Farmers and landowners are urged to consider maximising returns and reducing risk with Miscanthus – a renewable energy crop with a rising market demand.

Produced for an increased number of markets, including renewable power generation, livestock bedding, domestic fuels and many more, the crop thrives on unproductive farmland and guarantees returns on long-term contracts, promising a move away from the price volatility associated with traditional agricultural markets.

Terravesta is the world-leading Miscanthus specialist, and works with growers to facilitate planting, provide agronomic support, secure lucrative markets and offers long-term index-price-linked contracts.

The firm is looking for growers to plant its own Terravesta Performance HybridsTM in spring 2021, to meet increased demand.

The perennial energy crop can grow to heights of up to 12ft and has the potential to yield 15t/ha, which can give the farmer a return of £900/ha after establishment costs have been paid back.

Terravesta Performance HybidsTM provide an average net profit of £558/ha over 15 years.

‘Low input, high output option’

“Miscanthus is ideally suited to lower grade, unproductive marginal land,” says Terravesta chairman, William Cracroft-Eley.

“It’s a low input, high output option, and once established, no fertiliser is required, as the rhizome recycles nitrogen back into the soil.”

Terravesta is looking for more growers to help to meet the increased demand from whole bale power stations and emerging markets.

“We’re offering growers 10-year retail price index-linked contracts,” said Cracroft-Eley.

Markets for large-scale heat and power generation are growing and there are exciting second-generation markets emerging from biorefining Miscanthus for advanced end-uses, including degradable bio-plastics, pharmaceuticals, bio-ethanol and biogas production, as well as fibre uses for construction, materials and furniture.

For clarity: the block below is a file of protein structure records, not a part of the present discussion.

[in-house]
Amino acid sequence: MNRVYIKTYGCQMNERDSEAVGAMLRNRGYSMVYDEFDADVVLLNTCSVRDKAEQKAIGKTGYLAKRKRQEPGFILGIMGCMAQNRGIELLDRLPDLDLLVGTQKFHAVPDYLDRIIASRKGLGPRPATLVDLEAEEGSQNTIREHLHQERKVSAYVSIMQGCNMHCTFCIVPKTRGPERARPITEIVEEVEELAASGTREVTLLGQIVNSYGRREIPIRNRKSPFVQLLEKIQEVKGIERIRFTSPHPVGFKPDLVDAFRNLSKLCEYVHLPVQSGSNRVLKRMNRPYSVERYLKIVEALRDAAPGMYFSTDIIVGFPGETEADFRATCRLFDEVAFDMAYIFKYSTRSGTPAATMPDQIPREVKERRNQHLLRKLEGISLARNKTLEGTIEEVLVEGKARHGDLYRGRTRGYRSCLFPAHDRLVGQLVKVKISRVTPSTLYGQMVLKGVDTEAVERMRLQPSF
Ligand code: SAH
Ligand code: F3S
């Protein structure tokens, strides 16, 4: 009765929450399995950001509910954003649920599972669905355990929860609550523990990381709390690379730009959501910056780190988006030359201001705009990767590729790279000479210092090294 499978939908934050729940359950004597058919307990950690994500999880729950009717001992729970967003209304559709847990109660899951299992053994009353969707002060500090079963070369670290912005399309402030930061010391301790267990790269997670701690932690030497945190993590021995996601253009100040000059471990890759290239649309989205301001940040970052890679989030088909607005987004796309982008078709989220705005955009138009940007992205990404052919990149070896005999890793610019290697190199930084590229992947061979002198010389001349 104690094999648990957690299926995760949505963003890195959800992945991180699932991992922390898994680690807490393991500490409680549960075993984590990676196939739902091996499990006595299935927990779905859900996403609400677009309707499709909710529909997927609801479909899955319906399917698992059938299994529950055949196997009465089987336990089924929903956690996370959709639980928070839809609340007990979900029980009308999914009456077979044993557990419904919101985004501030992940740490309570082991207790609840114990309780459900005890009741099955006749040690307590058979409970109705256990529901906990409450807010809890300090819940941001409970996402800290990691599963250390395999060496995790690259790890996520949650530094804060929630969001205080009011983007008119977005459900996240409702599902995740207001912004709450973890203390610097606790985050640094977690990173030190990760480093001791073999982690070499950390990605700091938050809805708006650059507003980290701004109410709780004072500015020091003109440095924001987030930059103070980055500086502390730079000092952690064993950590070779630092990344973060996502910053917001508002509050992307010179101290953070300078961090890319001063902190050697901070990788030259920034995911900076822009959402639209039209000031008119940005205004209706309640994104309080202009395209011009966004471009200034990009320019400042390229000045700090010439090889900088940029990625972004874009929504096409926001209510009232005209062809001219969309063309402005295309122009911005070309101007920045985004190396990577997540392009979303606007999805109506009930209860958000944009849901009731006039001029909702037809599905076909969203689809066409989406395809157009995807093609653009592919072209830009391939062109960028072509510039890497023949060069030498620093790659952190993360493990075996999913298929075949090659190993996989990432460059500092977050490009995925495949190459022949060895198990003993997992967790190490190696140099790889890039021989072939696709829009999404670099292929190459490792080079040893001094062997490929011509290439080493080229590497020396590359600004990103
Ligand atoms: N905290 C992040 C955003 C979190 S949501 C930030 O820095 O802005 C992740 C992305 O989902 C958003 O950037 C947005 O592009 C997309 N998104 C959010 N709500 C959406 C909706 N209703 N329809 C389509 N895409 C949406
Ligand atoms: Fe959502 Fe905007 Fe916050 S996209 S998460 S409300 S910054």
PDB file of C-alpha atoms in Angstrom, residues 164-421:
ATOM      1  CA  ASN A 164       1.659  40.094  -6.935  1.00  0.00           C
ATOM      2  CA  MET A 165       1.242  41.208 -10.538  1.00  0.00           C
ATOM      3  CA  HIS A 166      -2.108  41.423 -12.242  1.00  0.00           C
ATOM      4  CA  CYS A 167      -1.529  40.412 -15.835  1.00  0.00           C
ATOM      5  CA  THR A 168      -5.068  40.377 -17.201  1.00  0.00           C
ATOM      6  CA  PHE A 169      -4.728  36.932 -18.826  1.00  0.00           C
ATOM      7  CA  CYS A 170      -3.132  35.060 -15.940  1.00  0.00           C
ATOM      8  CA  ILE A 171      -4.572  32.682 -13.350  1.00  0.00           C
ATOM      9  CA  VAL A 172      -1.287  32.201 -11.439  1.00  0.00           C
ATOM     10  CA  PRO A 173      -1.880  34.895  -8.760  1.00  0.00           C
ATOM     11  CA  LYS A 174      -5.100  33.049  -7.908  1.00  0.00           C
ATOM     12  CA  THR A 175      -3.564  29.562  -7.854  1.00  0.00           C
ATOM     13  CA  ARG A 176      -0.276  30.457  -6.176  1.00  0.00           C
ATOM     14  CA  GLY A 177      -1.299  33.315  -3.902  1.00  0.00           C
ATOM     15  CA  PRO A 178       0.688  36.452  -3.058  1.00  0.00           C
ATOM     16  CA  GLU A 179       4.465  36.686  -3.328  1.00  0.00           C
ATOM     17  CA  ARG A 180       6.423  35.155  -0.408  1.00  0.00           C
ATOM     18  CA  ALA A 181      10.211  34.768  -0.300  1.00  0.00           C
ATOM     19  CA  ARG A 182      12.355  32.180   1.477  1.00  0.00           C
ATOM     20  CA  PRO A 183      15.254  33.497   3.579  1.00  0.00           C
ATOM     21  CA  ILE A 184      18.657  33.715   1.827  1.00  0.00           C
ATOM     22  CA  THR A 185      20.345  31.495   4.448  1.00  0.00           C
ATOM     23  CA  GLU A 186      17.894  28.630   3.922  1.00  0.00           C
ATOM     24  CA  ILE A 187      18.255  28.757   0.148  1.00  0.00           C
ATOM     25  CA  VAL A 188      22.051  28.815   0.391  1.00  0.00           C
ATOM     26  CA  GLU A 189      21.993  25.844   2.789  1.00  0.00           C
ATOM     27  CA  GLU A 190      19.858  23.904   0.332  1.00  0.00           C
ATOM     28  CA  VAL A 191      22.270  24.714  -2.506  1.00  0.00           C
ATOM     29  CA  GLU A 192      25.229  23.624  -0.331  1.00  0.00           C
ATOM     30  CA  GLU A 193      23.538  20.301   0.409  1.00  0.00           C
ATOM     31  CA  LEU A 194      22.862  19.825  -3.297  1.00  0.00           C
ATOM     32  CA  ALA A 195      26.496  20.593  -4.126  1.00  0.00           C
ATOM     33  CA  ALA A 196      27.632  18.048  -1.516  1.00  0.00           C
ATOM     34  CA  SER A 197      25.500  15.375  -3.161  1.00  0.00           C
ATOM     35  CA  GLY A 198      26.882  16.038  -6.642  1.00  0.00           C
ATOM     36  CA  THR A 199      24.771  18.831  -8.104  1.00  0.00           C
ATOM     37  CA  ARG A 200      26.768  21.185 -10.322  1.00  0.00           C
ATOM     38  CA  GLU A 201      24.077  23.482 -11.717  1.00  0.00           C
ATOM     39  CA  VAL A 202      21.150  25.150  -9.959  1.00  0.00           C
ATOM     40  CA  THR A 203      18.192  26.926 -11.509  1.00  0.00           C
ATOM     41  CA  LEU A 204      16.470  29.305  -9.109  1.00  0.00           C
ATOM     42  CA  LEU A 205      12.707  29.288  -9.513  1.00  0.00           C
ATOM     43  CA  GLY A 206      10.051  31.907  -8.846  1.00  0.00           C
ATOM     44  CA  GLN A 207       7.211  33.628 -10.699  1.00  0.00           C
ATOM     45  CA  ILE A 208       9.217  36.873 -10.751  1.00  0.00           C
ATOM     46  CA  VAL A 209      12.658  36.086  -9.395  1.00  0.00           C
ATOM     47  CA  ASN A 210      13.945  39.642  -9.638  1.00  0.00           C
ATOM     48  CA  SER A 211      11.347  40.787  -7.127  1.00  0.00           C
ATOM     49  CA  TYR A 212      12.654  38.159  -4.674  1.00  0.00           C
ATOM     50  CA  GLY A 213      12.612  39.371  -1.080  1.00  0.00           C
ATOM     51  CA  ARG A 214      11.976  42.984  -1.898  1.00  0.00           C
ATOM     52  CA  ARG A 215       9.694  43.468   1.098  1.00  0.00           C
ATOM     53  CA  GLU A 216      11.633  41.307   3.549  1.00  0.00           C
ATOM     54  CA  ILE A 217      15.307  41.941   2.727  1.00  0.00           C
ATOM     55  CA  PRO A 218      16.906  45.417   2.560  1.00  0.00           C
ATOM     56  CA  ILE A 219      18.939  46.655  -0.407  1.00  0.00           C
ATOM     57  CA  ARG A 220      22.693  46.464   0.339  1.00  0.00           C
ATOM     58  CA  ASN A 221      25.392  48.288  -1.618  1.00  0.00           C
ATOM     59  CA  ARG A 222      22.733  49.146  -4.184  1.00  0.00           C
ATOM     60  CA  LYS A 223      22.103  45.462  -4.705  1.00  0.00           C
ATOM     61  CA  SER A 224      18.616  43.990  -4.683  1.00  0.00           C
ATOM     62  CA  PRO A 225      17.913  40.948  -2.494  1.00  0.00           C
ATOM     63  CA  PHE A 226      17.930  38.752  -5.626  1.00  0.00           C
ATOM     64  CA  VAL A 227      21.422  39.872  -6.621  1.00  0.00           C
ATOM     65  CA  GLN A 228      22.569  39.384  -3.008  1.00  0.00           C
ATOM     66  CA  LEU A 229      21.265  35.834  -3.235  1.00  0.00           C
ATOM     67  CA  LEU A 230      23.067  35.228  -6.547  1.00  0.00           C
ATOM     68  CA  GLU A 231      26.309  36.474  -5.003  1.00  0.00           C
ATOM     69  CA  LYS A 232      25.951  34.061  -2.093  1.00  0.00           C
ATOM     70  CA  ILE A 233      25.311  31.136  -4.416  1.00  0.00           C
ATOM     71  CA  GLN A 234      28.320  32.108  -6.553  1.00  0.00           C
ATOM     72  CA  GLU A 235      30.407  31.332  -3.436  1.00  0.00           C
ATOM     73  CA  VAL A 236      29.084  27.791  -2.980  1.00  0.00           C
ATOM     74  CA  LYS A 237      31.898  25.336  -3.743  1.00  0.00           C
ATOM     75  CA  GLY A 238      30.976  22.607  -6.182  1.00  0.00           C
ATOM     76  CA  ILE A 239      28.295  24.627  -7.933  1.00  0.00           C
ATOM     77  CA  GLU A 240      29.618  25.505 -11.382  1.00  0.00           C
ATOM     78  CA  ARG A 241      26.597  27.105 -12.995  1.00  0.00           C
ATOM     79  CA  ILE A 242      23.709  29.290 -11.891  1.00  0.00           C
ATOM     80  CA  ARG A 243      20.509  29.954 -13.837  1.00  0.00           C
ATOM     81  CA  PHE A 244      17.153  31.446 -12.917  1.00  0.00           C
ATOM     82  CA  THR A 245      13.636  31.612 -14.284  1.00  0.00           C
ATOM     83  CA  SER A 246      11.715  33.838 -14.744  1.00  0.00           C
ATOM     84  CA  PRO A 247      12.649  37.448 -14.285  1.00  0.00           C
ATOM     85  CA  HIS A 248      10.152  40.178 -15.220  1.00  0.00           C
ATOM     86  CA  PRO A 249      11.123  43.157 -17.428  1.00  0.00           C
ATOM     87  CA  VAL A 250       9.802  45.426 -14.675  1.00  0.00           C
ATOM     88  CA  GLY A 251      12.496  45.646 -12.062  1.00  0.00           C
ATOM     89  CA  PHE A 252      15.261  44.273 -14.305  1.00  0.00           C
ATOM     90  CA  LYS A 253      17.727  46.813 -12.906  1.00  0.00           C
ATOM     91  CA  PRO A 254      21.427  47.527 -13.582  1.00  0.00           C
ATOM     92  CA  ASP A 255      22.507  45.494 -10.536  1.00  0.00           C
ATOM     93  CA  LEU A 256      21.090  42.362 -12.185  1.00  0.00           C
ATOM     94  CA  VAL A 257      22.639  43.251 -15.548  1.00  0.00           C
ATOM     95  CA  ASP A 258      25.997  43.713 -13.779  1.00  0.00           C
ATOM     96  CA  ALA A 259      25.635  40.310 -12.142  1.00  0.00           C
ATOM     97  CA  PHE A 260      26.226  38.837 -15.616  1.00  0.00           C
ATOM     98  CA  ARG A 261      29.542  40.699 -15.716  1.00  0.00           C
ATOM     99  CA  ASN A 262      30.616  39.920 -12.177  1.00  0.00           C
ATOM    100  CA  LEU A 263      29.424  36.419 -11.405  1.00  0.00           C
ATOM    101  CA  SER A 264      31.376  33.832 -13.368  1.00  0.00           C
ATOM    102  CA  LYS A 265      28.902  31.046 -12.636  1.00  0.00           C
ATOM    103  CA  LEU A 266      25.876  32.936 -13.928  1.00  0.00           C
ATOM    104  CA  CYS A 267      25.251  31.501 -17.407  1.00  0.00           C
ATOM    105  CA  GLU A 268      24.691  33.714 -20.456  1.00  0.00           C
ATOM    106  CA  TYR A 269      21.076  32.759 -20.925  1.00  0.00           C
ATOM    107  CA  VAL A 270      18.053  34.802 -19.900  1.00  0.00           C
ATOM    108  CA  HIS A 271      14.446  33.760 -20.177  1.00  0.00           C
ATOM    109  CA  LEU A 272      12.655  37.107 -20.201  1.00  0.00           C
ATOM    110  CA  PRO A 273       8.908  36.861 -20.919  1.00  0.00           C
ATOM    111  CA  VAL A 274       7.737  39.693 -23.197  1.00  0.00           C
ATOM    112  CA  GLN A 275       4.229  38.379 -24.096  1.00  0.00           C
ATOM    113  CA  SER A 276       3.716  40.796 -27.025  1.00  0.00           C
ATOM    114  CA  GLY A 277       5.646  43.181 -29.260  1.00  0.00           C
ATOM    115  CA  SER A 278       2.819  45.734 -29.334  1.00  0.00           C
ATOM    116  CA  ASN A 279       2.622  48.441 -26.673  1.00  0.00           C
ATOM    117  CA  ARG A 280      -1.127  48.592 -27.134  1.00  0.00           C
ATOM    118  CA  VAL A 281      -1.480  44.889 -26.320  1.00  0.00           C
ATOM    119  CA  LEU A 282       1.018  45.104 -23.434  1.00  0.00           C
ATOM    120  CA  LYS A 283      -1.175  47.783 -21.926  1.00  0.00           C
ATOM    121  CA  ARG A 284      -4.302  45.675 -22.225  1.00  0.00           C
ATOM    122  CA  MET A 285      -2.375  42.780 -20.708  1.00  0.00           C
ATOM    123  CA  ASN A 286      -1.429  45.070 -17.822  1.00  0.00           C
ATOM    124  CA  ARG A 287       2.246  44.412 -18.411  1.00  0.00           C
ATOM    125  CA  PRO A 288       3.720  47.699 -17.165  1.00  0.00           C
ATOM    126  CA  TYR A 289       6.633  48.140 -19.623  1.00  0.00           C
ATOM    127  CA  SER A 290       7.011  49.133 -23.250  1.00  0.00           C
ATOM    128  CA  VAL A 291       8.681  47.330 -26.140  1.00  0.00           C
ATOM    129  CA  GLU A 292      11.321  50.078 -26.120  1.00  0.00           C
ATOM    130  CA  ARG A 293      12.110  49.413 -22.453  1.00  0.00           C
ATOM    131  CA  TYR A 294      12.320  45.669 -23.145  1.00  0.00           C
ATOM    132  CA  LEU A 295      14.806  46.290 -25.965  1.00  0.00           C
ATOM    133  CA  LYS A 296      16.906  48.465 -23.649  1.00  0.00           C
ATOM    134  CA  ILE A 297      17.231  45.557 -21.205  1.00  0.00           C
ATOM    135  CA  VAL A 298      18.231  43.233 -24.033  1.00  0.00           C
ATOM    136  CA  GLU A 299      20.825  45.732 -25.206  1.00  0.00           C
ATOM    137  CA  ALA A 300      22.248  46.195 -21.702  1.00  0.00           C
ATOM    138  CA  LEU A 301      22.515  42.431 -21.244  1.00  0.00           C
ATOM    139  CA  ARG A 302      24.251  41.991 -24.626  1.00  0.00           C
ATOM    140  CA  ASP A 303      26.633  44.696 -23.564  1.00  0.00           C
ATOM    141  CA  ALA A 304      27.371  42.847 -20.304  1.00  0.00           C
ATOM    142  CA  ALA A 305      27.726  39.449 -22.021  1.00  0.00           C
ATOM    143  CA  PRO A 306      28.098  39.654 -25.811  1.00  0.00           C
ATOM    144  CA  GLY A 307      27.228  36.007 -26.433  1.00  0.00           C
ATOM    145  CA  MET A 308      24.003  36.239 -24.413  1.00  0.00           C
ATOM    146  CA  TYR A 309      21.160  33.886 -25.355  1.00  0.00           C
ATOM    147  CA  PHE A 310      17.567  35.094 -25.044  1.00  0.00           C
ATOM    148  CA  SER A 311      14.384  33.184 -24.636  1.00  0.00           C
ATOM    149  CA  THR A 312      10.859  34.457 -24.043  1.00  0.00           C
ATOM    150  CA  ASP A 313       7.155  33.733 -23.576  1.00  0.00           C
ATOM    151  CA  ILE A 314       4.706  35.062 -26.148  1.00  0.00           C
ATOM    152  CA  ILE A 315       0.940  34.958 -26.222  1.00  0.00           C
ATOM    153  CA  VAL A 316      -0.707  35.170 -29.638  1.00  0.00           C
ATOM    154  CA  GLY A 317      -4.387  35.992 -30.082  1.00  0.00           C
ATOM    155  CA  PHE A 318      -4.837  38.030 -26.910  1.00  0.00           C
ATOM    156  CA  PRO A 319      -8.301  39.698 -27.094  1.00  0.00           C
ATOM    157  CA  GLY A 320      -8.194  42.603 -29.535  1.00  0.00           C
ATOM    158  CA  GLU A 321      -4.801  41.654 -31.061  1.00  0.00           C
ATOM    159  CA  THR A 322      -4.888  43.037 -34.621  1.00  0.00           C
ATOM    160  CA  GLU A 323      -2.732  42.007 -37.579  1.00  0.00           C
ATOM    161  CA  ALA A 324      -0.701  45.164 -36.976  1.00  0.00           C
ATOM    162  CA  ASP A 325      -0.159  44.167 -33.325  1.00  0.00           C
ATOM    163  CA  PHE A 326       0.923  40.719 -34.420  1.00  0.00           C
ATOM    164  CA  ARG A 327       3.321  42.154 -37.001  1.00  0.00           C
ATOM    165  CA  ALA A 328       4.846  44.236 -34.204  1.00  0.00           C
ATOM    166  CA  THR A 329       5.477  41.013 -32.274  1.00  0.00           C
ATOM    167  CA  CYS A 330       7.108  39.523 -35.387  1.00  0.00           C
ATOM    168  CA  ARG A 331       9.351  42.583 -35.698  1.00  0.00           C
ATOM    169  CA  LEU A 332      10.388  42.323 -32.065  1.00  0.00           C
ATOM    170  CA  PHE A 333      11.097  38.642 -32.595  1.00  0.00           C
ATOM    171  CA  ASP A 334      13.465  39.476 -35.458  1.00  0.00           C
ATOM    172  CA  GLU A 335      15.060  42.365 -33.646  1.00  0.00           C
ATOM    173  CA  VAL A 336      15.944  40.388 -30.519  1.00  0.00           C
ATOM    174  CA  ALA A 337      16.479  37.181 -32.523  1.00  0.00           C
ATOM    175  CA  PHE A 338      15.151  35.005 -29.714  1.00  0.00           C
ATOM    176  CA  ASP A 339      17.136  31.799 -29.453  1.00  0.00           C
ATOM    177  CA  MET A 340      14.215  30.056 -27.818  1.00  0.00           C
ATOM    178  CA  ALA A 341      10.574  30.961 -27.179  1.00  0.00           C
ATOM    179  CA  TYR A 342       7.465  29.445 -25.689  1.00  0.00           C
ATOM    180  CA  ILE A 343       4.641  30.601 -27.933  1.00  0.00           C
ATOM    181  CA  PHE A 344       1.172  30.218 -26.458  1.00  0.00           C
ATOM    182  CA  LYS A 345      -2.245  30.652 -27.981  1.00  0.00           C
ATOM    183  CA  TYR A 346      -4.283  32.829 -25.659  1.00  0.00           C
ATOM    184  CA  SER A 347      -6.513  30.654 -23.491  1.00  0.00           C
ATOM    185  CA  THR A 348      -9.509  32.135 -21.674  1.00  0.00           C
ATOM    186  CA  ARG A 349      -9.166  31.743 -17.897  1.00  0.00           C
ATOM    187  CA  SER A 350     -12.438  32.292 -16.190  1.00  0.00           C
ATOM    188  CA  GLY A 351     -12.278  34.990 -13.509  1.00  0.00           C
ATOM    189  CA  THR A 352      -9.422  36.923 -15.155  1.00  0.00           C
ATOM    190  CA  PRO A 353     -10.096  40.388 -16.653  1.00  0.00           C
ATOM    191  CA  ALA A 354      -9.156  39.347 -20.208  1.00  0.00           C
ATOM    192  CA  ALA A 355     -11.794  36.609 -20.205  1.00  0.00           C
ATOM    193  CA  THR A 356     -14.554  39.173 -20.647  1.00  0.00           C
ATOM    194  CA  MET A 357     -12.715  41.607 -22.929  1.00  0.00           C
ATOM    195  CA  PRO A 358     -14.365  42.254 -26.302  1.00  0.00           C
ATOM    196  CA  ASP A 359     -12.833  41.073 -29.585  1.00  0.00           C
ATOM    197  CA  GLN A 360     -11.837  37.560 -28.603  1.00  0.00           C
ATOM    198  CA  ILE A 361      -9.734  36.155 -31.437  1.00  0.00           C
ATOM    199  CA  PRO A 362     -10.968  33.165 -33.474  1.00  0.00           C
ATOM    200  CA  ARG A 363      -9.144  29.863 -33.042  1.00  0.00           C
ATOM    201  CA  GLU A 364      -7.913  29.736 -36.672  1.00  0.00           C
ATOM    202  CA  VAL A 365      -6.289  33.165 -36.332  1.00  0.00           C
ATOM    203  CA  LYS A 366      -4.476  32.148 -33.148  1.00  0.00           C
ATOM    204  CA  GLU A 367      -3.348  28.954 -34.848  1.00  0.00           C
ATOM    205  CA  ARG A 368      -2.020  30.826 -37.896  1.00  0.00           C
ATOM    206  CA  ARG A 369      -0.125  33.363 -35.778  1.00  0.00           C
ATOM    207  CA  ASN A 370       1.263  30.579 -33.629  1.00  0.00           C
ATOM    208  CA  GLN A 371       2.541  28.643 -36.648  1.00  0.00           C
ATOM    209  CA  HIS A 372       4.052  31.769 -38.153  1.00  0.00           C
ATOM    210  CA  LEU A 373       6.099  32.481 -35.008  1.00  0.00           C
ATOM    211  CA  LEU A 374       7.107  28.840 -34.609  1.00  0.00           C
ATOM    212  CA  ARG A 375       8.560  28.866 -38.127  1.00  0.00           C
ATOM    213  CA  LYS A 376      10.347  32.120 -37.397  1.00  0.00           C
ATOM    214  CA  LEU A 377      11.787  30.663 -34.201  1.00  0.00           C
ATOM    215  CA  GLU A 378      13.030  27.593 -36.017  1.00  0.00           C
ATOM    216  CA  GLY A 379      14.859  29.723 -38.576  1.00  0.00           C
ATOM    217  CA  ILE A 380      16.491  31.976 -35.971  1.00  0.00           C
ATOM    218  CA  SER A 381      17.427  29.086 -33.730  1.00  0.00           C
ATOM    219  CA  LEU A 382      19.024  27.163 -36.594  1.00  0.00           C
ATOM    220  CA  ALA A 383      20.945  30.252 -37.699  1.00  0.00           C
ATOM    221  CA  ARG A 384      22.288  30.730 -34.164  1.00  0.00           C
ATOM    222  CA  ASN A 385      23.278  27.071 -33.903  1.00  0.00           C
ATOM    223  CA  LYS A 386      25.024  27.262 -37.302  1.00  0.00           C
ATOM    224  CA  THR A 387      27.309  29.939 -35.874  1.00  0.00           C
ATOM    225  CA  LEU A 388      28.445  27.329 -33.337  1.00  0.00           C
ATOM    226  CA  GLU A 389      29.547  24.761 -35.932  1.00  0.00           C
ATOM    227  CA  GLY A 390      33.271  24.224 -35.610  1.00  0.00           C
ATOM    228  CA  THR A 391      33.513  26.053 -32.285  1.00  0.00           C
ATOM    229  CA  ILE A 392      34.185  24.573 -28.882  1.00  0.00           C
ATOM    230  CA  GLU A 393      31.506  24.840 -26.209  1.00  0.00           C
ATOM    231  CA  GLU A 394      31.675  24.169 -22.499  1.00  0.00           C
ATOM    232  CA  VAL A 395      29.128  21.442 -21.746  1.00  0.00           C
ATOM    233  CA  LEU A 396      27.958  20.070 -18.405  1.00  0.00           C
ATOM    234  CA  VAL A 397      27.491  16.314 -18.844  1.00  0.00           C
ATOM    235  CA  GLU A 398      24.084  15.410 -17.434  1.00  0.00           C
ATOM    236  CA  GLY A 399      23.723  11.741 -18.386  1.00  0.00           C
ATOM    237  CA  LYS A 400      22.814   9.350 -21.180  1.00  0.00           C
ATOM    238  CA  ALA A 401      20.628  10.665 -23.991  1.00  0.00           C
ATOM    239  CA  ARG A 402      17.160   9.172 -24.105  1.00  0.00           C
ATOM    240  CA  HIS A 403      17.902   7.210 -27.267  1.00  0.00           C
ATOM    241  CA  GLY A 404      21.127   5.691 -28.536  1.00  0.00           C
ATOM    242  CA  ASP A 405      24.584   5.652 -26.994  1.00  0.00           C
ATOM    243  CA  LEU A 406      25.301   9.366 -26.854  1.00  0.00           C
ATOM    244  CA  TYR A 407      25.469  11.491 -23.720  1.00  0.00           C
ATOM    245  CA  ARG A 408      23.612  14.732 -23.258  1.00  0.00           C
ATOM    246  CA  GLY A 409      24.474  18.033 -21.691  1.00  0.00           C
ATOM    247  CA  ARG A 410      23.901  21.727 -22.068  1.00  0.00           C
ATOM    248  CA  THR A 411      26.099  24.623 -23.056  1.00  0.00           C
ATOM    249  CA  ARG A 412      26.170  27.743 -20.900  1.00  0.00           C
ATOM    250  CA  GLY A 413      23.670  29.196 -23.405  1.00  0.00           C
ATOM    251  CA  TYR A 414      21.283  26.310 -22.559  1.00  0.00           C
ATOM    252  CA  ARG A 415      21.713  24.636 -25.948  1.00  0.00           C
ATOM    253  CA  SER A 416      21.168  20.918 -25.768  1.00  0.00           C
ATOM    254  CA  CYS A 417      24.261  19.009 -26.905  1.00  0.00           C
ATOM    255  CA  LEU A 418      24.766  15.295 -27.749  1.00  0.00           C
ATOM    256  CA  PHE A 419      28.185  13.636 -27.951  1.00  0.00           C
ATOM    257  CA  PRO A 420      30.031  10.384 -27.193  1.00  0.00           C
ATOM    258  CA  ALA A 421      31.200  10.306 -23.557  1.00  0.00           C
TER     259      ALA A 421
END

The firm is also progressing a standardised approach to measuring and auditing Miscanthus carbon storage, enabling farmers to have a framework for carbon trading.

Earlier this year a report from the Committee on Climate Change, entitled “Land use: Policies for a net zero UK”, states that expanding biomass crops by around 23,000ha each year would deliver 2MtCO2e emissions savings in the land sector and an extra 11 MtCO2e from the harvested biomass when used for construction or bioenergy with carbon capture and storage (BECCS), for example.

Terravesta is working with world-leading plant scientists to develop new Miscanthus Performance HybridsTM, aiming to further build on the improvements of the rhizome-based variety Terravesta AthenaTM launched by the firm in 2019, with the added benefit of being cultivated from seed.

“This will mean that new markets for the crop will need to continue to develop,” added Cracroft-Eley.